Find and download essays and research papers on INSTITUTIONALIZATION
For a long time, when mental illness and mental health were discussed around me, I felt uncomfortable. I judged the mentally ill, was afraid of the mentally ill, and silently stigmatized the mentally ill. I was phobic of what was different, scared that I may be able to relate, and closed to hearing any kind of understanding. I realize now that I was just adding to the problem- the problems those with mental illness face, and the problems I faced as a result of being so judgmental. The truth is, it’s everywhere. People are mentally ill all around us, because life is hard, and our brains are complicated, and we can’t always react and think and feel the way we’d like to. It’s interesting that mental illness has been around just about as long as we can know, with different groups and societies having different interpretations and cures for various ailments. I’ve focused this essay on the history of mental illness globally at first, and then solely in America, and the use of institutionalization and the view of the stigmatized up until now.
prisonization or institutionalization and rehabilitation.
Institutionalization has been described since the 1960s as a process that completely encompasses an incarcerated individual’s life. Drawing on his own research of a range of institutions including monasteries, boarding schools, psychiatric hospitals, and prisons, Erving Goffman produced a typology of characteristics associated with what he considered to be a “total institution.” Some features include hierarchy, routine, rituals of degradation, initiation, and segregation. For Goffman, a total institution is a place of work and residence where similarly situated individuals, typically cut off from the larger society for a lengthy amount of time, live together in an enclosed and formally administered life.
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Gender Difference in History: Women in China and …
In the fifth stage, incarcerated individuals sometimes embrace the informal norms of their institution, including those that are most violent. This typically occurs because prisoners are not given an alternative culture to participate in. For example, state correctional systems continue to cut rehabilitative and educational programming, thus depriving inmates of important positive and productive opportunities. Because of the severe lack of prosocial experiences offered, inmates resort to embracing the institutionalized prison culture as is. This response to institutionalization has serious ramifications for the functioning of the inmates as well as the institution as a whole. For instance, research completed by Richard McCorkle and his colleagues found that prisons that involved a greater percentage of prosocial programs related to education and vocational training were characterized by lower rates of prison violence overall.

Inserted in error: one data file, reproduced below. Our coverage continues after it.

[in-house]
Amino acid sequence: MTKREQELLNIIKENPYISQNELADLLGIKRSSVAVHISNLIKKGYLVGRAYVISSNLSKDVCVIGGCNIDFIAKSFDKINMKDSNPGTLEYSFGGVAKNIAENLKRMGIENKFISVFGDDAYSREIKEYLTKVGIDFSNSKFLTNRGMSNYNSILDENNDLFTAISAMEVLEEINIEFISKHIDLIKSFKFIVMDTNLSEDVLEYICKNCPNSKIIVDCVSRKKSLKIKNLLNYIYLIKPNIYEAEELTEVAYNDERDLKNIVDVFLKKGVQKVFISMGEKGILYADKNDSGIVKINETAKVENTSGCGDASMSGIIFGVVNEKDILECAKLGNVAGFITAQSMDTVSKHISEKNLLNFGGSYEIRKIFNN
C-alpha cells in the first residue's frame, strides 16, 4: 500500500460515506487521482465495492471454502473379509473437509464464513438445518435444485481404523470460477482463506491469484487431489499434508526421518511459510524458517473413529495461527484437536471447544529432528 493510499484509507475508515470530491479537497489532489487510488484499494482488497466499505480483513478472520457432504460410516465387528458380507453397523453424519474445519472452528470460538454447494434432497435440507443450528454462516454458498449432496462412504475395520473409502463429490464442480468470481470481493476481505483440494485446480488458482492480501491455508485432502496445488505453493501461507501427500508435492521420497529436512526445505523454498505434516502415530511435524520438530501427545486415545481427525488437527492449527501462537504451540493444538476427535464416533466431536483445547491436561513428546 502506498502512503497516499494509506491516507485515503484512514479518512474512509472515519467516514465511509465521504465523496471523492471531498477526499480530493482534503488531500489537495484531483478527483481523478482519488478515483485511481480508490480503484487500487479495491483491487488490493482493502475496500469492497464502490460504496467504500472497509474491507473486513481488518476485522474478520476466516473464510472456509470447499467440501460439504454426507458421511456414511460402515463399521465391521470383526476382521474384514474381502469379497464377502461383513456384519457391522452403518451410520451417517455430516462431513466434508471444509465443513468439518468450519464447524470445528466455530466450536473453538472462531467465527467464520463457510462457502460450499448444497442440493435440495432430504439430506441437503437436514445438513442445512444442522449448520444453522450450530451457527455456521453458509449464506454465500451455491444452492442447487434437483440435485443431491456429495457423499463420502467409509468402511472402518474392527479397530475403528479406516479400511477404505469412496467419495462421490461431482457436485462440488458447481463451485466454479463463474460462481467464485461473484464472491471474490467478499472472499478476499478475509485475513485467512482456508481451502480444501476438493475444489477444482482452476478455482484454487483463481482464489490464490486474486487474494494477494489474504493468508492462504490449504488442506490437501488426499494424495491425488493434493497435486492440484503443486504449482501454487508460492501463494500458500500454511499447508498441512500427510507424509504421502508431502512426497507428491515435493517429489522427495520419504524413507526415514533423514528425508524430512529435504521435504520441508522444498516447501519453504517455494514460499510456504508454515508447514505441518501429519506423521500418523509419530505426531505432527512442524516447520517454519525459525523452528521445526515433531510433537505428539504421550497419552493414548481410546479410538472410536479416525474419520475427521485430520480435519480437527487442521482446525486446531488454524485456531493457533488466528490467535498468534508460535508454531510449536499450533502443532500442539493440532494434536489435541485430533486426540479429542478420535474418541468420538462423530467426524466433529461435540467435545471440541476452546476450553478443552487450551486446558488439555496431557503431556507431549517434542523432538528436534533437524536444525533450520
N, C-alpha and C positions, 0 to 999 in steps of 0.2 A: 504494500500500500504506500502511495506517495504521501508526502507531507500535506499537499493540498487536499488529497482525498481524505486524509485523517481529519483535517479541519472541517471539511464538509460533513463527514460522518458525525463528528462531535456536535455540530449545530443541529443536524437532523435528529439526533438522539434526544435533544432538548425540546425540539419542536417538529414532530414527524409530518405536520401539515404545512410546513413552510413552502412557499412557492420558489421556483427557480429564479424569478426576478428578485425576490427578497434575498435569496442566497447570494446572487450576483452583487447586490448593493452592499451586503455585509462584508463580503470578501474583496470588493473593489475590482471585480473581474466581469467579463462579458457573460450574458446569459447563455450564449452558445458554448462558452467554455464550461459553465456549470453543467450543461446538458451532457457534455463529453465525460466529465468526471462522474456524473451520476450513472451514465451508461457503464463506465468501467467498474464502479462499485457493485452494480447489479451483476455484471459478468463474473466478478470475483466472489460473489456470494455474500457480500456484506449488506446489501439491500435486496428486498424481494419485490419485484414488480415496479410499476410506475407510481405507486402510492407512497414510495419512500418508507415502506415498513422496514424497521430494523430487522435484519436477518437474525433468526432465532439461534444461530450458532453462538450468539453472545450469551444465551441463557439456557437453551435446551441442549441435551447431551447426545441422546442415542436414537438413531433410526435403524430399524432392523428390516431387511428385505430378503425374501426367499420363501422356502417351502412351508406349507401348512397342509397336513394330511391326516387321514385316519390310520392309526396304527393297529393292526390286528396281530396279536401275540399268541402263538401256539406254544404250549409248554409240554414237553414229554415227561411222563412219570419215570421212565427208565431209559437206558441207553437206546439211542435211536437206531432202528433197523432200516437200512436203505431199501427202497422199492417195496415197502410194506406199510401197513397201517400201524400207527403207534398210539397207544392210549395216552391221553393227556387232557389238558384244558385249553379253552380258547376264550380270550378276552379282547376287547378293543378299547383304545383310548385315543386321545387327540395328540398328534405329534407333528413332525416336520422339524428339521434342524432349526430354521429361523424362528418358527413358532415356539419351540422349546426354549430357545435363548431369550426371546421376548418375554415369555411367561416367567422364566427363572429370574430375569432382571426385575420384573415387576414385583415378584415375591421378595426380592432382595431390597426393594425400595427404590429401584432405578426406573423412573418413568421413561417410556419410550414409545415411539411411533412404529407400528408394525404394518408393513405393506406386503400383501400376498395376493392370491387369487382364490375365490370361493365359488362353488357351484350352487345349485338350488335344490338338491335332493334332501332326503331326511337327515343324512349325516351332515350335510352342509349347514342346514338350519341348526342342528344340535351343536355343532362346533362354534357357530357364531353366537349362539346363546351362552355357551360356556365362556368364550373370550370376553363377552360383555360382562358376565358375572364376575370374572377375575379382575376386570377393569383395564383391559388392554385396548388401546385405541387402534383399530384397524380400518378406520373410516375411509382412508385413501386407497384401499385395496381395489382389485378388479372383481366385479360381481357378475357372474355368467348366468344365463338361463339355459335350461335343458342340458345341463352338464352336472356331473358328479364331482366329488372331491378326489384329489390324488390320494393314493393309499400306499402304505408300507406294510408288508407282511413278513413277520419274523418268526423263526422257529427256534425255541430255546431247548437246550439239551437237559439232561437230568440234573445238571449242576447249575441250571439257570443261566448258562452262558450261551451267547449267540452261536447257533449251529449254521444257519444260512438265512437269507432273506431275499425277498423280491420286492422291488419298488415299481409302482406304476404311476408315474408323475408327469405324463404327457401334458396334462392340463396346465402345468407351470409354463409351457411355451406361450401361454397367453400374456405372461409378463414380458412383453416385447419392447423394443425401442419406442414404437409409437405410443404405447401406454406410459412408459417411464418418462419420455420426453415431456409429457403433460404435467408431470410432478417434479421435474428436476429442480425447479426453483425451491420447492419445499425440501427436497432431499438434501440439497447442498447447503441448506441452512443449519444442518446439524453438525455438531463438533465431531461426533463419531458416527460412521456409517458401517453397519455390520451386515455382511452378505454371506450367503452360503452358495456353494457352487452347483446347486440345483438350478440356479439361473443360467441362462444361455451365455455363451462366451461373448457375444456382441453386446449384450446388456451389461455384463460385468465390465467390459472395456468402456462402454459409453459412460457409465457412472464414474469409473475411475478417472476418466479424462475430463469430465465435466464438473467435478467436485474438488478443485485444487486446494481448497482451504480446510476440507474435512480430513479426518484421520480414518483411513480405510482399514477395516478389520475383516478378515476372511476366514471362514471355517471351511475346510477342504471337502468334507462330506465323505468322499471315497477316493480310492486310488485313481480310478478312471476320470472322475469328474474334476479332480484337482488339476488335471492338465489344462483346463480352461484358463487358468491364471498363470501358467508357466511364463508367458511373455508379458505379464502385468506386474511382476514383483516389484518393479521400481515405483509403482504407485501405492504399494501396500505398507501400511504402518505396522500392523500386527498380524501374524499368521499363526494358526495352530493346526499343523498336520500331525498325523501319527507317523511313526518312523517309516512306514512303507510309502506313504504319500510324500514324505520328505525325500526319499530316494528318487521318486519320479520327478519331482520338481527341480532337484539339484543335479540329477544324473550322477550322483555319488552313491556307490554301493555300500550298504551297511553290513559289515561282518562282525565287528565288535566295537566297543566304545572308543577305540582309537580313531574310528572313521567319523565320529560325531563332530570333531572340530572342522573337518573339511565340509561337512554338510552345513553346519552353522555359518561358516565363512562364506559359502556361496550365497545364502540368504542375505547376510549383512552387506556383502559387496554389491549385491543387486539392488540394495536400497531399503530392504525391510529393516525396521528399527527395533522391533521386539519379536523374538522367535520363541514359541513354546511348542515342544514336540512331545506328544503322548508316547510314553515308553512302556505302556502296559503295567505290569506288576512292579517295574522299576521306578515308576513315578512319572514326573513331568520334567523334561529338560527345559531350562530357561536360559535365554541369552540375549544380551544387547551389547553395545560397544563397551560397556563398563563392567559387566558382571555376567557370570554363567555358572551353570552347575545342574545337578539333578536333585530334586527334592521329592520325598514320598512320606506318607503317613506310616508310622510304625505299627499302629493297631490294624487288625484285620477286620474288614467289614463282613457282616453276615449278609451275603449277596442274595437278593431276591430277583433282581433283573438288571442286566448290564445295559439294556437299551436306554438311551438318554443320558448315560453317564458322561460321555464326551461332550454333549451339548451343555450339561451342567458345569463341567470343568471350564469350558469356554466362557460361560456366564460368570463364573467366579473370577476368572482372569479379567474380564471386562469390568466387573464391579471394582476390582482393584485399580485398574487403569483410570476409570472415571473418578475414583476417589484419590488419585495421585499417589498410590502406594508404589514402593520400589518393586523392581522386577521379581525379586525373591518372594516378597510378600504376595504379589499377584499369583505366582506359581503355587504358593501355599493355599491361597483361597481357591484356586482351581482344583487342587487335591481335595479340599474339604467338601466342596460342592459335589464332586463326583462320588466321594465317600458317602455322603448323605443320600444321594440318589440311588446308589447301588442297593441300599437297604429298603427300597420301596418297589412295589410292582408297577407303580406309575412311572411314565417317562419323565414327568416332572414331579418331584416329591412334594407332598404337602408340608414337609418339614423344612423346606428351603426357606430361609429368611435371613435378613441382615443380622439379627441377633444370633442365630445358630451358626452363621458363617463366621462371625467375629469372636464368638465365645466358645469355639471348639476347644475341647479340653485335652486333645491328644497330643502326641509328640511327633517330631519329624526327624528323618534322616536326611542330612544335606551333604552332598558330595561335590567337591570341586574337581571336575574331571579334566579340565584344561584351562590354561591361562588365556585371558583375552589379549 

Essay on the gender difference in history: women in China and Japan.
The third phase, alienation and psychological distancing, characterize the emotional overcontrol an incarcerated individual has toward his/her place in prison society. Incarcerated individuals find it cumbersome to control and/or suppress their varied emotional reactions to those institutional events surrounding them (e.g., prison violence, riots, lockdowns). In response, they isolate, demonstrate intense emotion, or become numb. This process of institutionalization thus includes alienation, which leads to social and emotional distancing, further contributing to a lack of positive relationships. Perhaps best characterized as a defense mechanism, this level of isolation makes any kind of emotional investment seem unpredictable and unmanageable. For some inmates, the reality of their exclusion becomes so extreme that they find themselves permanently distanced.
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Richard McCorkle’s 1992 study of a maximum-security prison is a good example of different kinds of behavioral strategies prisoners use to help them navigate and survive their dangerous prison environment. This study found that fear led over 40 percent of inmates to avoid certain high-risk areas of the prison. About an equal number reported that, as a precaution against potential victimization, they purposefully spent more time in their prison cells. Additionally, roughly three-quarters of inmates reported that they had been forced to “get tough” with another prisoner to avoid victimization. Similarly, more than a quarter of all inmates said that they kept a “shank” or other weapon nearby to defend themselves if needed. These are just some of the typical behaviors inmates use to minimize their chance of victimization, another important aspect of institutionalization.